Instant idiosyncrasies: we ask a photographer what makes Polaroid film so special

Like Google, the Hoover or Jacuzzis, Polaroid have received the ultimate brand recognition of becoming synonymous with their product. In this case we’ll give them a break, given that they played a key hand in the invention and further development of polarising polymer, and furthermore instant film.

After a slump in popularity following the emergence of cheaper, faster, and higher resolution photography, Polaroid film is back with a force. Riding the new wave of nostalgia for formats of old, a horde of young shutterbugs are picking up their portables again. But why exactly?

Harleigh English is a photographer based in Sydney, and a hard advocate for the continued practice of film in the face of digital dominance. He was more than happy to share a few of his old Polaroids, and have a quick chat about the format.

harleigh english polaroid polaroids instant film photographer photography
All photos courtesy of Harleigh English

Despite the difficulty, detriment and dollar bills associated with Polaroid, why are so many young photographers now embracing the format?

HAPPY: When did you take these? Are they from the same time?

HARLEIGH: These Polaroids are both old and new. I worked with the format a few years back when I bought a few packets of the Impossible film. I experimented with it for a while and then it kind of just fell by the wayside. I picked it up again last year when I used a Polaroid film back for a medium format camera, and those ones are the black and whites.

HAPPY: Do any special memories come to mind, looking at these shots?

HARLEIGH: There is a definite nostalgia that hits me when I see these, of memories both good and bad. We sometimes have an ability when we look on the past to see only the good memories, to think there was only good times during that period, and the nostalgia develops out of that. These Polaroids, which I don’t think are very great, do both because they were all taken at very different parts of my life, so it’s a bit of a happy-sad.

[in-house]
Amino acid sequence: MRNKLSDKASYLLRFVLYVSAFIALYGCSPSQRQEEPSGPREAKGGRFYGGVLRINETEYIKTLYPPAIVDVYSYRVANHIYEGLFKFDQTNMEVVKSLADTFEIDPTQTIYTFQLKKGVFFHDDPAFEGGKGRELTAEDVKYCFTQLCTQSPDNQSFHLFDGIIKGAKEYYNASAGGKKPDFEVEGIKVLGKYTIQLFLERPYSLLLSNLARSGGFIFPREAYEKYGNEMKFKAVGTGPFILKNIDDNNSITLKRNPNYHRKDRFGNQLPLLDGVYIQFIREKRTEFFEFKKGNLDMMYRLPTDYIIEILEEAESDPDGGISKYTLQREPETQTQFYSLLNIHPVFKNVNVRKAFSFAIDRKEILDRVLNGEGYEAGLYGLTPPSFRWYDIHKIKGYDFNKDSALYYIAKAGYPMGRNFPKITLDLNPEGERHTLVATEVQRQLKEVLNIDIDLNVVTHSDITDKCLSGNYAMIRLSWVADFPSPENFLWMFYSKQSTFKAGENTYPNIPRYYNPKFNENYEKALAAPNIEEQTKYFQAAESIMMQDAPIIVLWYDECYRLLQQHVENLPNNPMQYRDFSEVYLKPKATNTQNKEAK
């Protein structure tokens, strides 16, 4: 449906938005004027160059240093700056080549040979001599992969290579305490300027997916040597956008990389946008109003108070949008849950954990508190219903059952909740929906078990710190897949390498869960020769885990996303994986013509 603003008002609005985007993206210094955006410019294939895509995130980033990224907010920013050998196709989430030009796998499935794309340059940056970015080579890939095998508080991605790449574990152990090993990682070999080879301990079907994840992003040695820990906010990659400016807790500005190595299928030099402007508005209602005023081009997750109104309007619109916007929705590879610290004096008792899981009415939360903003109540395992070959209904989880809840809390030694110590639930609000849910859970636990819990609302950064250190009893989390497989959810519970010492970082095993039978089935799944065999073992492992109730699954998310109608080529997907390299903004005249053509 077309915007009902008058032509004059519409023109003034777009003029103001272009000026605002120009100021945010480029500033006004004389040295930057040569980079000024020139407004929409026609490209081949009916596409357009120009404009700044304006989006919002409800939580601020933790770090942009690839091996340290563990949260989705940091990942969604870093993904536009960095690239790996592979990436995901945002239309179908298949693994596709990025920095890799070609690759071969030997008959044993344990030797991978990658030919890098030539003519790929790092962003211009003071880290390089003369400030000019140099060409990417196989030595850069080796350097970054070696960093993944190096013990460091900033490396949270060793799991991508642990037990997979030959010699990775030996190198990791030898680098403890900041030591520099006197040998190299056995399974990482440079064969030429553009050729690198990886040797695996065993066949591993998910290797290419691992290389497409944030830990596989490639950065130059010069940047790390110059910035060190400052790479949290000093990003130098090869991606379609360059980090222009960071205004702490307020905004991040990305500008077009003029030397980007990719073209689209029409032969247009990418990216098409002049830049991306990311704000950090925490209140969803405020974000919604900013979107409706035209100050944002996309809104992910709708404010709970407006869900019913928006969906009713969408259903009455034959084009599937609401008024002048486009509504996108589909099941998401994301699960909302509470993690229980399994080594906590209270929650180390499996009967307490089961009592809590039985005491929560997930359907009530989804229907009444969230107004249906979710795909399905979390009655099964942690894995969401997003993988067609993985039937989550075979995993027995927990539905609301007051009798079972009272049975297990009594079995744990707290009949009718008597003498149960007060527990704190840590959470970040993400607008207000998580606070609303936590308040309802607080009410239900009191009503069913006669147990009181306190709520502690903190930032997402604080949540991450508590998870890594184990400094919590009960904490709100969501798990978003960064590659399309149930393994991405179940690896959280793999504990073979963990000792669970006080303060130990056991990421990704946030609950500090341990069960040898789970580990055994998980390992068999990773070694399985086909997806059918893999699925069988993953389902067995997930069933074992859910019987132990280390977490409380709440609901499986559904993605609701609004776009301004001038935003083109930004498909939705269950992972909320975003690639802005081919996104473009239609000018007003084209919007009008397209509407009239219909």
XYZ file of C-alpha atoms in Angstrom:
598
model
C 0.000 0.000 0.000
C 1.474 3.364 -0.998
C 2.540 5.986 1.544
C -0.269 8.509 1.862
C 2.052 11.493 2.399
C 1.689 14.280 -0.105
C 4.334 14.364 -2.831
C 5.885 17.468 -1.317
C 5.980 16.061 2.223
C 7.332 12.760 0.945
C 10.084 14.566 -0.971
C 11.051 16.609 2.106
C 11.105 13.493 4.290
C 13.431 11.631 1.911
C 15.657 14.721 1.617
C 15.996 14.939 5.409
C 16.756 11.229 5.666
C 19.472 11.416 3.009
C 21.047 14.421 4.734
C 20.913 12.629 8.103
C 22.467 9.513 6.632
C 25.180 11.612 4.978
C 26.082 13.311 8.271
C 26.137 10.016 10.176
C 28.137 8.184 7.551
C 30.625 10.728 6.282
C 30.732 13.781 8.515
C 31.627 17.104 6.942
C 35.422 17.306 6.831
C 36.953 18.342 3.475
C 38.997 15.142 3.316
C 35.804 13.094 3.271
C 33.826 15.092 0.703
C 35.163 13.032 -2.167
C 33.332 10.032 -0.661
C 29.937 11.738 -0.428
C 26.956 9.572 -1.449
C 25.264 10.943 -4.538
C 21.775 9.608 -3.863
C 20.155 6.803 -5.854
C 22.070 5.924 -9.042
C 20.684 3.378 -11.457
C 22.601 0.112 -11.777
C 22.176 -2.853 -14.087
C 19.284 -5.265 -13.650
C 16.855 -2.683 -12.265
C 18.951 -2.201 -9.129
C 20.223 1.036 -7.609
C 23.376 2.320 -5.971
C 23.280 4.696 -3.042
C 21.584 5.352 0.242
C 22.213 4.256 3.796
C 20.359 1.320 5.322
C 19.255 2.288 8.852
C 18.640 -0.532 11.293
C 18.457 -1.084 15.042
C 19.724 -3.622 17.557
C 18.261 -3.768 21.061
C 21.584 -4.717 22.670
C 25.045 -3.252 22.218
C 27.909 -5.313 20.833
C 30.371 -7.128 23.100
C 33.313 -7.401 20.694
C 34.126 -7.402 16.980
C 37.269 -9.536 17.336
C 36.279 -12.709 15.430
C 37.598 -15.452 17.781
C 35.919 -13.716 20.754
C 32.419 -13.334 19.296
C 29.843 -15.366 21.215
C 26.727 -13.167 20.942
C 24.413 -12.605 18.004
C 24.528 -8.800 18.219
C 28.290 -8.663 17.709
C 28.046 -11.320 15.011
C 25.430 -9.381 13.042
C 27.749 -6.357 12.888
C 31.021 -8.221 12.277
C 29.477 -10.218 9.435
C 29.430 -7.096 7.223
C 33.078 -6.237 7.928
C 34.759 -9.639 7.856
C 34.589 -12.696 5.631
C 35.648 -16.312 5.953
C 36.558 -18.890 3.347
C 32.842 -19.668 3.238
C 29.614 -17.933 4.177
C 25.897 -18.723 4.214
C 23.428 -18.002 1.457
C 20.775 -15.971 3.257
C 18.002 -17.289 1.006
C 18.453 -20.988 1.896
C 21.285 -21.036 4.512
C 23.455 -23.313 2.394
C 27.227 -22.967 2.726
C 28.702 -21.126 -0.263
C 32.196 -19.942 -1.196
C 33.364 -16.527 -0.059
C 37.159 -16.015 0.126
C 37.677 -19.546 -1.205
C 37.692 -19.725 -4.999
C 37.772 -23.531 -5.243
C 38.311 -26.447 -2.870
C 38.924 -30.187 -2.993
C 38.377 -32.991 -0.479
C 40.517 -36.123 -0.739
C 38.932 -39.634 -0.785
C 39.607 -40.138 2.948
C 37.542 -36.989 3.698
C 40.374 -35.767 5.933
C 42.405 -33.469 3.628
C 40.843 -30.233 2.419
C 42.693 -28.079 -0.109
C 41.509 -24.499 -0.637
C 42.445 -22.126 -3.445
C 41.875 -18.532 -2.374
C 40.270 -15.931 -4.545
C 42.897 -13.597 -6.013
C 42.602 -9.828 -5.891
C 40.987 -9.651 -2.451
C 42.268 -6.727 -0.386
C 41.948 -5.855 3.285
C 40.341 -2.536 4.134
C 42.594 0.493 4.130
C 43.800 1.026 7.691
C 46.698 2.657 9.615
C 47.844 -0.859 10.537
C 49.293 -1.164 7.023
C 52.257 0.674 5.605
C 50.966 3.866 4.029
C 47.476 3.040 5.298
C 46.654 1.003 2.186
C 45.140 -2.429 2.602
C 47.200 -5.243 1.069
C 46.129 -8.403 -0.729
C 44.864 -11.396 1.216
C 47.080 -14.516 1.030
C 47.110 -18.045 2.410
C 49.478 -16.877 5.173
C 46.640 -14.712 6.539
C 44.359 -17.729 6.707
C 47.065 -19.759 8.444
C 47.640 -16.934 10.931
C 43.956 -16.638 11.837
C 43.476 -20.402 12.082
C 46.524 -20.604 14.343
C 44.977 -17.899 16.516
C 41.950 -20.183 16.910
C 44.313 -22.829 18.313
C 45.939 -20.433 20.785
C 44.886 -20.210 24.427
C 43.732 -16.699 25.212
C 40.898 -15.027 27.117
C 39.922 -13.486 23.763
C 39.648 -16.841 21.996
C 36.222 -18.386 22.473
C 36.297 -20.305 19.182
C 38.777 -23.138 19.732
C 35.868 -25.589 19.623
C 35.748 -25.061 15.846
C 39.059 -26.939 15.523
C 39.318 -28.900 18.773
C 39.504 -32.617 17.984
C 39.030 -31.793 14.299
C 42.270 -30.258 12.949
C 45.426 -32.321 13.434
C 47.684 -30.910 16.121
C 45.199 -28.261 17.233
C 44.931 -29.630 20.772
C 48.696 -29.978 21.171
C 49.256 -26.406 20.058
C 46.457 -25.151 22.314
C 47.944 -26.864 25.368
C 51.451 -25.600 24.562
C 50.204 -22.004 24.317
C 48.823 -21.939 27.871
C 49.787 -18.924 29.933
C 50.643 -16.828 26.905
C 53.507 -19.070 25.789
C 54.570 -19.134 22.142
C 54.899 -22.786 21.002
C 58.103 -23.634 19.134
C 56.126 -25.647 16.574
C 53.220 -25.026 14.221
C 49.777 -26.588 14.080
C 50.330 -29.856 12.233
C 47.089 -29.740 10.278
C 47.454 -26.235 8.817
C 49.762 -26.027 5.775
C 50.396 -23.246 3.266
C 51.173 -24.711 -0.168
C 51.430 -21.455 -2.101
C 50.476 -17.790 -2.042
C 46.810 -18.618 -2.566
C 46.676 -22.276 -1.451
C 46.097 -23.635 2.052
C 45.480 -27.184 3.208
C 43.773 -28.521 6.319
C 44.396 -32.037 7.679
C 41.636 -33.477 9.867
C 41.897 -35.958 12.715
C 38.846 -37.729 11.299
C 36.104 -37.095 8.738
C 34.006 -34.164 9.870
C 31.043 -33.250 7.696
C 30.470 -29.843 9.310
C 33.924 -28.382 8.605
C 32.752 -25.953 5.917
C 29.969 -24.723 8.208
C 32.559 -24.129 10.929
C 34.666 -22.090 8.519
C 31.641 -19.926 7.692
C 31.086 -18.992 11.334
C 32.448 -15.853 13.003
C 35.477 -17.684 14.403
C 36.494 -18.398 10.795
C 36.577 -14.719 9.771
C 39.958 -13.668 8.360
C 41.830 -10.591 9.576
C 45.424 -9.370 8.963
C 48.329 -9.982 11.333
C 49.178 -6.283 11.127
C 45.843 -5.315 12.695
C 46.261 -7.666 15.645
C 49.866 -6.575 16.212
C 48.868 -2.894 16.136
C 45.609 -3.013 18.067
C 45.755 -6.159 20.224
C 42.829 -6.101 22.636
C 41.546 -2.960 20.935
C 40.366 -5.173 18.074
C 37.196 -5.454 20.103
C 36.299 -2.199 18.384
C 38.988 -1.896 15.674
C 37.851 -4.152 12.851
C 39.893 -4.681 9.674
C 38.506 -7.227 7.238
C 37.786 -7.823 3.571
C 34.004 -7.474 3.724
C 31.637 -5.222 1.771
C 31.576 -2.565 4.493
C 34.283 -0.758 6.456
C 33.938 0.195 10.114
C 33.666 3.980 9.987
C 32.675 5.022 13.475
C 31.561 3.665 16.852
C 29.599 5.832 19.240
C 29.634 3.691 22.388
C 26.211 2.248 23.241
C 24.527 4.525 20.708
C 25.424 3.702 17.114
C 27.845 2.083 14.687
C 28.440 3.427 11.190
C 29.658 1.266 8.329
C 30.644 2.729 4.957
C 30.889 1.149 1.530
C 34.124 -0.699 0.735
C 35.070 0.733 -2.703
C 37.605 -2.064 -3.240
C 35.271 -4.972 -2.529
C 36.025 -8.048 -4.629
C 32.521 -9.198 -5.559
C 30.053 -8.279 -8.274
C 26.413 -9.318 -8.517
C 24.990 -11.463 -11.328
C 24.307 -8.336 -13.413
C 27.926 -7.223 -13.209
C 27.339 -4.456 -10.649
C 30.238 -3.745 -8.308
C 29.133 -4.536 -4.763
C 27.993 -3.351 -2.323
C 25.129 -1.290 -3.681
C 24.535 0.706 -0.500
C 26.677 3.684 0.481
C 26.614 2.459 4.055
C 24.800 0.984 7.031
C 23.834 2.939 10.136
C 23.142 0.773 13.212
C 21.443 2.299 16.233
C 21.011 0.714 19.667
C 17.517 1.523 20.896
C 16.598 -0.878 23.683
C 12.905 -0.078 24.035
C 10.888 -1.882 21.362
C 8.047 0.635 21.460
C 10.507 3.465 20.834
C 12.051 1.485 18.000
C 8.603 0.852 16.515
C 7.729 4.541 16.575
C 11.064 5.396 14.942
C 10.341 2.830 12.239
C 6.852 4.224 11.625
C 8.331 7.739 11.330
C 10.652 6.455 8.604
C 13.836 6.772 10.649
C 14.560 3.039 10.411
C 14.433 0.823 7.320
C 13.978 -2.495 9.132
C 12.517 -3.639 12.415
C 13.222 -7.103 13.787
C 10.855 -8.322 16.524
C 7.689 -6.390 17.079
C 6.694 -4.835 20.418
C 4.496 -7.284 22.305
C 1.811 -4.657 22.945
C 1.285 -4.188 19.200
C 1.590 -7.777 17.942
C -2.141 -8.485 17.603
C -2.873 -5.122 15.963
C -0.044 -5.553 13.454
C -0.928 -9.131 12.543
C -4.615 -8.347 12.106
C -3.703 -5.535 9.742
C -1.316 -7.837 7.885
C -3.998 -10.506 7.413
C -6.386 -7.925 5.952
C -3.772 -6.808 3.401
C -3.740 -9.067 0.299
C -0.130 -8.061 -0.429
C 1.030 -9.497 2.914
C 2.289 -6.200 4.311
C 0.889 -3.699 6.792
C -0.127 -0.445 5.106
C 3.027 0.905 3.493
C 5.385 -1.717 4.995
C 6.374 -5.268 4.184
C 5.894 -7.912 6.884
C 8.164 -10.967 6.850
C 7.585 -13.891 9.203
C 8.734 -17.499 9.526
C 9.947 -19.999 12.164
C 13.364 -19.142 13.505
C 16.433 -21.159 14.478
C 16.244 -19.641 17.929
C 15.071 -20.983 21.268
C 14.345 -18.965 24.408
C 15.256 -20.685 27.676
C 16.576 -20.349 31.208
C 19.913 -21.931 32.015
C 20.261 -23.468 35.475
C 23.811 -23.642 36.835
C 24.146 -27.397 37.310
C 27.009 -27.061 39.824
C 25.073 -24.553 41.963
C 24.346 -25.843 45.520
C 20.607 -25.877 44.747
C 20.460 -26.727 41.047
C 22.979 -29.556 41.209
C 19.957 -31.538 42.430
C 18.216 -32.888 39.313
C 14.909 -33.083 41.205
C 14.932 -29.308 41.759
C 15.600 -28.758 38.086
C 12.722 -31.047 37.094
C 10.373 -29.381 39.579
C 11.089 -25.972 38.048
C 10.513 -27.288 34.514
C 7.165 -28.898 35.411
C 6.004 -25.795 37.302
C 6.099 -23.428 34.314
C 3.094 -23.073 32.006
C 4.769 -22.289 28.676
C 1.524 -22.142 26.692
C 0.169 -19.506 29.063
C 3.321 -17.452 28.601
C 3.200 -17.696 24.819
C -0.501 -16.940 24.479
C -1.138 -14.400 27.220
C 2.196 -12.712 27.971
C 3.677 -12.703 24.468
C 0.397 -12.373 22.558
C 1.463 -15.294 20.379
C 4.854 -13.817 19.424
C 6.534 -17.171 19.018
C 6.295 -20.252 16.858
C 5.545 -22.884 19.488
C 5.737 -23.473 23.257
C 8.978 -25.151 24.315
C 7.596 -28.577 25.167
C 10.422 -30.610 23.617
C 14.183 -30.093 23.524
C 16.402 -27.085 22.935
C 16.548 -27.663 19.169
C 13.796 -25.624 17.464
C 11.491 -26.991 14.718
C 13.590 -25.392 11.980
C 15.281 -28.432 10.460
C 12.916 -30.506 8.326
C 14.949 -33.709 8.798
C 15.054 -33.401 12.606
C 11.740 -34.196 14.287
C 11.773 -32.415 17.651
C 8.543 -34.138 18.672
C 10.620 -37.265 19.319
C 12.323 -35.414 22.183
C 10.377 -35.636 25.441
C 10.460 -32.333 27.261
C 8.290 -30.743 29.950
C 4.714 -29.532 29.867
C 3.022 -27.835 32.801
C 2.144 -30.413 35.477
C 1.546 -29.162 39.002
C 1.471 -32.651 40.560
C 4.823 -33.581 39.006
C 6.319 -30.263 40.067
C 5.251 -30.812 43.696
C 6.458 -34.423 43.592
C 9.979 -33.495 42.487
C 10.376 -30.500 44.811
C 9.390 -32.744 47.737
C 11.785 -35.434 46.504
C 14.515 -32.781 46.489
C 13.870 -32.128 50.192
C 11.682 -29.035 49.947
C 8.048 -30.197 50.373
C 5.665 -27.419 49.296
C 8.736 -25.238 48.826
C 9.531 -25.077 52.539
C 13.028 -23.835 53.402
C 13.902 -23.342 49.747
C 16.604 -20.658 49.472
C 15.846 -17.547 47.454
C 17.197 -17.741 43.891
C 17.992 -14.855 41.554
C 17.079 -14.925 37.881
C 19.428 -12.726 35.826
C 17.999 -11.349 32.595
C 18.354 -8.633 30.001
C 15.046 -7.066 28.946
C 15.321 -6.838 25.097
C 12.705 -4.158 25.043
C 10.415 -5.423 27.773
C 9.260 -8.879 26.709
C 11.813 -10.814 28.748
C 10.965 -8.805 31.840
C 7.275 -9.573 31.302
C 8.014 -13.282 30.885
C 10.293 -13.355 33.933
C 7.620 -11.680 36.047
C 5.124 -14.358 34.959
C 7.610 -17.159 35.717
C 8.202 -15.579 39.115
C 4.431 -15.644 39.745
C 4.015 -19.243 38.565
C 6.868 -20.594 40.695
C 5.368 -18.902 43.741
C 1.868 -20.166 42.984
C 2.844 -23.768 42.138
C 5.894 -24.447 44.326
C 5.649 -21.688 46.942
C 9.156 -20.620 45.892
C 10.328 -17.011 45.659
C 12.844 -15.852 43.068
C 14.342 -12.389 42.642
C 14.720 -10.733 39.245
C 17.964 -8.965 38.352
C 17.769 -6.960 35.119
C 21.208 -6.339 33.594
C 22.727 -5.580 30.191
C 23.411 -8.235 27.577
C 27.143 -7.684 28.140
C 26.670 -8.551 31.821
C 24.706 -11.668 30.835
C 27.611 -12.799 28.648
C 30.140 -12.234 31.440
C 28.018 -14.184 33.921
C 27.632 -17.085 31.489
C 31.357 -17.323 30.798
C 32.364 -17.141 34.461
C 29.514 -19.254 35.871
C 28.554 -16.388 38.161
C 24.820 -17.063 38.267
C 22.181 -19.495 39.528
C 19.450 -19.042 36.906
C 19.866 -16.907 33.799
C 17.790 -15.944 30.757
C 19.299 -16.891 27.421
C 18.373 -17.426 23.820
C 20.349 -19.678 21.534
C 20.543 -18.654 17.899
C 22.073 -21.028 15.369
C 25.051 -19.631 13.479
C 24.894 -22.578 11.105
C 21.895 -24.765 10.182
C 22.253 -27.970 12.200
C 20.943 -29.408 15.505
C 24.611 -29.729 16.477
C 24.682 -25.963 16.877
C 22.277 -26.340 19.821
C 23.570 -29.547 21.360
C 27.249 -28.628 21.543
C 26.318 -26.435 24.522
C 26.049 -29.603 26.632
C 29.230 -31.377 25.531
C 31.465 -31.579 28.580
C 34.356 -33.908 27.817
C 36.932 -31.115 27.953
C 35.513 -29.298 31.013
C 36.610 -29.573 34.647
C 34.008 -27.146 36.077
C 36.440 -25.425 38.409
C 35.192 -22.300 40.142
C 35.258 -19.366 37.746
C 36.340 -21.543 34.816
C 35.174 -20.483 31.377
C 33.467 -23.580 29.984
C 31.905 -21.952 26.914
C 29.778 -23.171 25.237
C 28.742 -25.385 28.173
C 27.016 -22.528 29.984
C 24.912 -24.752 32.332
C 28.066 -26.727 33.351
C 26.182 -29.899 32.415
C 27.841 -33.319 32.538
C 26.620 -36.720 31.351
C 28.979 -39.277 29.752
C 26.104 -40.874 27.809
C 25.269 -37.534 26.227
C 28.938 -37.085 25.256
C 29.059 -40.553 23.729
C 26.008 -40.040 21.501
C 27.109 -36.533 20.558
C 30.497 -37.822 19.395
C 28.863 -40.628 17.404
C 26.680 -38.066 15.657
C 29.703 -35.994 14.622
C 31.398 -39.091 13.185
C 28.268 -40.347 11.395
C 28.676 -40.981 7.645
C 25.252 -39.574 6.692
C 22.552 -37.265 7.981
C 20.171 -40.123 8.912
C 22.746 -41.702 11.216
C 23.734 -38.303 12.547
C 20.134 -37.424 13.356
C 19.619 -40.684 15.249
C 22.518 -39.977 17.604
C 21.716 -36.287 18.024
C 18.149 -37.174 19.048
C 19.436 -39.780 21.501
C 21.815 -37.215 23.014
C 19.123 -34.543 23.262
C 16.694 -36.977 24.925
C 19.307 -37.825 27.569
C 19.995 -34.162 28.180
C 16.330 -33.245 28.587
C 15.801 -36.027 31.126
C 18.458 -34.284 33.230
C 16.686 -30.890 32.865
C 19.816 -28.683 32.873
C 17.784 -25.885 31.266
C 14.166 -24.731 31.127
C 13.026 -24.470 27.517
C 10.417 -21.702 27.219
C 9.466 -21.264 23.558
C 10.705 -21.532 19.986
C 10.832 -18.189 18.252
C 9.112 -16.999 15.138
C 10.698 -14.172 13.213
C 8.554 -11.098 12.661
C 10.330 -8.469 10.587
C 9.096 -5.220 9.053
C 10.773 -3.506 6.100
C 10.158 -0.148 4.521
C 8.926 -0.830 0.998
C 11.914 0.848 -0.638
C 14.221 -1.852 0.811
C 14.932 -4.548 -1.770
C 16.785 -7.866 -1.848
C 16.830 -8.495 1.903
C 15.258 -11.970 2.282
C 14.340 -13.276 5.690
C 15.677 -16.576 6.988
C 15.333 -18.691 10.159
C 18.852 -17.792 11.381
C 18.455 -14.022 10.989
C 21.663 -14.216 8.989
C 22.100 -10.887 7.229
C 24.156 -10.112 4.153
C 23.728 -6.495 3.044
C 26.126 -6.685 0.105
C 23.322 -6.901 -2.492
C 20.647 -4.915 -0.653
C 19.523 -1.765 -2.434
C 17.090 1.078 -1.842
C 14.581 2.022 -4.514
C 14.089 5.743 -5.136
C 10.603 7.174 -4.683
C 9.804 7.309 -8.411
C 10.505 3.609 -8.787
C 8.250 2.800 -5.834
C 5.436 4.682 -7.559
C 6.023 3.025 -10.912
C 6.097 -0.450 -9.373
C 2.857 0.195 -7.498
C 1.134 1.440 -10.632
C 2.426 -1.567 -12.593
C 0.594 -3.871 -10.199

HAPPY: It’s not your choice format, what made you want to pick it up?

HARLEIGH: It happened a fair few years ago because it was my grandfather’s old Polaroid camera, and I wanted to visit this format that he had so commonly used… I suppose in a way it helped push my discovery for film.

HAPPY: Why do you think people have started using them so widely again?

HARLEIGH: I think people have started using them again because companies have found a way to make it more affordable and have created a niche market targeted at a wider audience. Through that they’ve resurrected an old format and this new generation of ours have returned to picture-making in a tangible form, similar to what they’re doing with vinyl now.

I suppose with everything being crystal-clear and high definition today, to have an object or a moment with idiosyncrasies in it can somewhat appear to be more meaningful and memorable, maybe.

HAPPY: Any photographers you know do awesome things with the format?

HARLEIGH: Yes there’s a tonne of people that are using and did use the format more efficiently. People like Dash Snow, Helmut Newton and Diego Uchitel just to name a few. I also have a few close buddies who return to it every now and then, Jacob Boylan did some interesting work with it and Liam Riley is defiantly getting the ball rolling on some great pieces with it.

HAPPY: Do you still use a polaroid?

HARLEIGH: I definitely haven’t been as much as I’d like to, but potentially in the near future!